Hepatic microwave ablation with multiple antennae results in synergistically larger zones of coagulation necrosis

Andrew S. Wright, Fred T. Lee, David M. Mahvi*

*Corresponding author for this work

Research output: Contribution to journalArticlepeer-review

293 Scopus citations


Background: Microwave ablation is a promising treatment for unresectable liver tumors. Unlike radiofrequency ablation, microwave ablation may be performed with multiple simultaneously active antennae. Methods: Microwave ablation was performed in an in vivo porcine liver model by using a single antenna (n = 11) or three antennae in a triangular array, activated either sequentially (n = 11) or simultaneously (n = 13). Lesions were measured and assigned a qualitative shape score. Results: Single-antenna microwave lesions had a mean volume of 7.4 +mn; 3.9 cm 3, compared with 14.6 +mn; 5.2 cm 3 and 43.1 +mn; 4.3 cm 3 for sequential and simultaneous multiple-probe ablations, respectively (P < .001; analysis of variance). Simultaneous lesions were rounder than sequential ablations and were more effective near blood vessels. Simultaneous lesions created with probe separation of 1.7 cm were round and confluent, whereas clefts were present with distances >1.7 cm (P < .001). Conclusions: Microwave ablation has several theoretical advantages over currently available radiofrequency devices. Simultaneous three-probe microwave ablation lesions were three times larger than sequential lesions and nearly six times greater in volume than single-probe lesions. Additionally, simultaneous multiple-probe ablation results in qualitatively better lesions, with more uniform coagulation and better performance near blood vessels. Simultaneous multiple-probe ablation may decrease inadequate treatment of large tumors and decrease recurrence rates after tumor ablation.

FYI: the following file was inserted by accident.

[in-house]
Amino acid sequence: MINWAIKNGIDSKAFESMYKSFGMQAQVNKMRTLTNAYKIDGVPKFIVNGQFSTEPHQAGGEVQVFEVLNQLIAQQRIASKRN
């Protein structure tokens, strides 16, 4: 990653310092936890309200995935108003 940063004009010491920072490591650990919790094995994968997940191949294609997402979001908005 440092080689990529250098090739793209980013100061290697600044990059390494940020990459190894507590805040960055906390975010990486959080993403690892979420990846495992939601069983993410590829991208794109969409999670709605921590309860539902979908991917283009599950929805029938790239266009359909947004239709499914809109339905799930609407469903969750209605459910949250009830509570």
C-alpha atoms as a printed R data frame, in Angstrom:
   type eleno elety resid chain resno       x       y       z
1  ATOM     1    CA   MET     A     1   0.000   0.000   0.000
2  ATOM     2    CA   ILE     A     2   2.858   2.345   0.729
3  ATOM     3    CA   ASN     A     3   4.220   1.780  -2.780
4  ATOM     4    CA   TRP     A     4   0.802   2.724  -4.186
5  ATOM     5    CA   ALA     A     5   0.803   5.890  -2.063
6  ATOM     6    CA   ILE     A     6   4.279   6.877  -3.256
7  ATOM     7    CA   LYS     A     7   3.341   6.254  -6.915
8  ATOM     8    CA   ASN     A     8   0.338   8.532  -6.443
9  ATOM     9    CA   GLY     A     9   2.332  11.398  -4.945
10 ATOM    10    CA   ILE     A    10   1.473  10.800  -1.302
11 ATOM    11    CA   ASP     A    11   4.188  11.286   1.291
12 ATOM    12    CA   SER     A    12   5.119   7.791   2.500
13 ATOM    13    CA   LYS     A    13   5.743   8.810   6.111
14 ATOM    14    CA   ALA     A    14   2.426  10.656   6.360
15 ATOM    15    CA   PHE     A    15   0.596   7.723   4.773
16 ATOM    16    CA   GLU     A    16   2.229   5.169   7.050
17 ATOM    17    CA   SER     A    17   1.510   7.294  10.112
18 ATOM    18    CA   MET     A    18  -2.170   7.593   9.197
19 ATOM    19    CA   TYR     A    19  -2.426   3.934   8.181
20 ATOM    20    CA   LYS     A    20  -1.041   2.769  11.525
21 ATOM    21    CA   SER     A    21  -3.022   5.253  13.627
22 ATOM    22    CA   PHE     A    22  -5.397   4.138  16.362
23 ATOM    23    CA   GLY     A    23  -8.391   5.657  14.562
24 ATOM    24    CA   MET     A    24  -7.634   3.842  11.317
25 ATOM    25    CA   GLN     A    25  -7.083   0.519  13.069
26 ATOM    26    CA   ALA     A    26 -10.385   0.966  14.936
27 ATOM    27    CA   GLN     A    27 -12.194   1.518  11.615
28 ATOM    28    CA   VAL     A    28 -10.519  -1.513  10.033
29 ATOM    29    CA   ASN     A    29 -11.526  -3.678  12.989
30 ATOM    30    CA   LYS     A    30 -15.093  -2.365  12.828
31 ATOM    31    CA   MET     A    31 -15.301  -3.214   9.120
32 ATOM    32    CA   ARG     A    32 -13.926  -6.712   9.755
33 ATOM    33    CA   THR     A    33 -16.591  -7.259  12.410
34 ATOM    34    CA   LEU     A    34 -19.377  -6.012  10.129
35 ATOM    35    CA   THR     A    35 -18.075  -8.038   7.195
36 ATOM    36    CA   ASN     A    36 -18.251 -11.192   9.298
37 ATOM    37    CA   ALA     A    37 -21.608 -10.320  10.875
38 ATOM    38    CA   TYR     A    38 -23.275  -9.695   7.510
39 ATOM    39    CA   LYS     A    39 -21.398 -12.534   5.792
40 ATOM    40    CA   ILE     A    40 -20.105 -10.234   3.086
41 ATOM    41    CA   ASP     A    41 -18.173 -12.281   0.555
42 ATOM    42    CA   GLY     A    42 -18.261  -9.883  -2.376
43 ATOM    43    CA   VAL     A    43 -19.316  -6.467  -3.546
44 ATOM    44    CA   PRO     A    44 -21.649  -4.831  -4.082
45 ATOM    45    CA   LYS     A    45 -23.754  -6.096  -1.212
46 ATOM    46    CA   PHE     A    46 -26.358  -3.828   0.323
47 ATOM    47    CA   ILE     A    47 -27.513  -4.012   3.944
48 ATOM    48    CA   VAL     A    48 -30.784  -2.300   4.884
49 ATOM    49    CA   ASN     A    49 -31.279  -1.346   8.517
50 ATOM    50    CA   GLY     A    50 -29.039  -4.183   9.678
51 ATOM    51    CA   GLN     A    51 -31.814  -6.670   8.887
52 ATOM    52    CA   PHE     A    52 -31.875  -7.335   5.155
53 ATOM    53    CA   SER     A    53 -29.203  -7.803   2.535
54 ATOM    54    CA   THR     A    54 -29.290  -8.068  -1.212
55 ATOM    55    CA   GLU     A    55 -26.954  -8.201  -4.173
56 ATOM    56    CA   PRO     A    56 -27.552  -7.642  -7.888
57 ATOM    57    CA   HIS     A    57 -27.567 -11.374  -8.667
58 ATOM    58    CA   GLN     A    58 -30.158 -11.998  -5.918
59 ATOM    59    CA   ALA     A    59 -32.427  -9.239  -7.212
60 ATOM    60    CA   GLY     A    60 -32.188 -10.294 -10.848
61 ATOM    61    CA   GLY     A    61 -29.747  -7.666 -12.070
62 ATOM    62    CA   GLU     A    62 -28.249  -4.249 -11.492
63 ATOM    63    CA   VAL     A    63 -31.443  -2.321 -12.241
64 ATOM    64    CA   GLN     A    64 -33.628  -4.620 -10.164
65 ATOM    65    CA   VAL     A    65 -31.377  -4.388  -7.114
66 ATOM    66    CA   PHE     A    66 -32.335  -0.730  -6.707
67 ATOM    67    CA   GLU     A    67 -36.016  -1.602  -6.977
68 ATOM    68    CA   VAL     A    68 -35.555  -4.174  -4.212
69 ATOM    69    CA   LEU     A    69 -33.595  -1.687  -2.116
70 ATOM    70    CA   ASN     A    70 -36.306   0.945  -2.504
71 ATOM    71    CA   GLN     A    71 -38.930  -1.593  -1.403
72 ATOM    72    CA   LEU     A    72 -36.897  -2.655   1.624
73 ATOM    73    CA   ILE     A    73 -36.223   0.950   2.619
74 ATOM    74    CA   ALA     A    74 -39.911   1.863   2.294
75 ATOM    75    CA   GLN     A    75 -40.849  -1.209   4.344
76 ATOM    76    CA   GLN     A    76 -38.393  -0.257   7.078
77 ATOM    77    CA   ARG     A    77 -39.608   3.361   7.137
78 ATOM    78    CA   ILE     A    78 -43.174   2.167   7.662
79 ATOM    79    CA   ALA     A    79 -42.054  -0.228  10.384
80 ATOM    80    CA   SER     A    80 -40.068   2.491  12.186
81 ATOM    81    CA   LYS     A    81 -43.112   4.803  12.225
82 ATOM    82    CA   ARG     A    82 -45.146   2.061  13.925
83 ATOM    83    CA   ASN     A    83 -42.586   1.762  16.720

Original languageEnglish (US)
Pages (from-to)275-283
Number of pages9
JournalAnnals of surgical oncology
Issue number3
StatePublished - 2003


  • Ablation
  • Cryotherapy
  • Liver
  • Microwave
  • Radiofrequency
  • Tumor

ASJC Scopus subject areas

  • Surgery
  • Oncology


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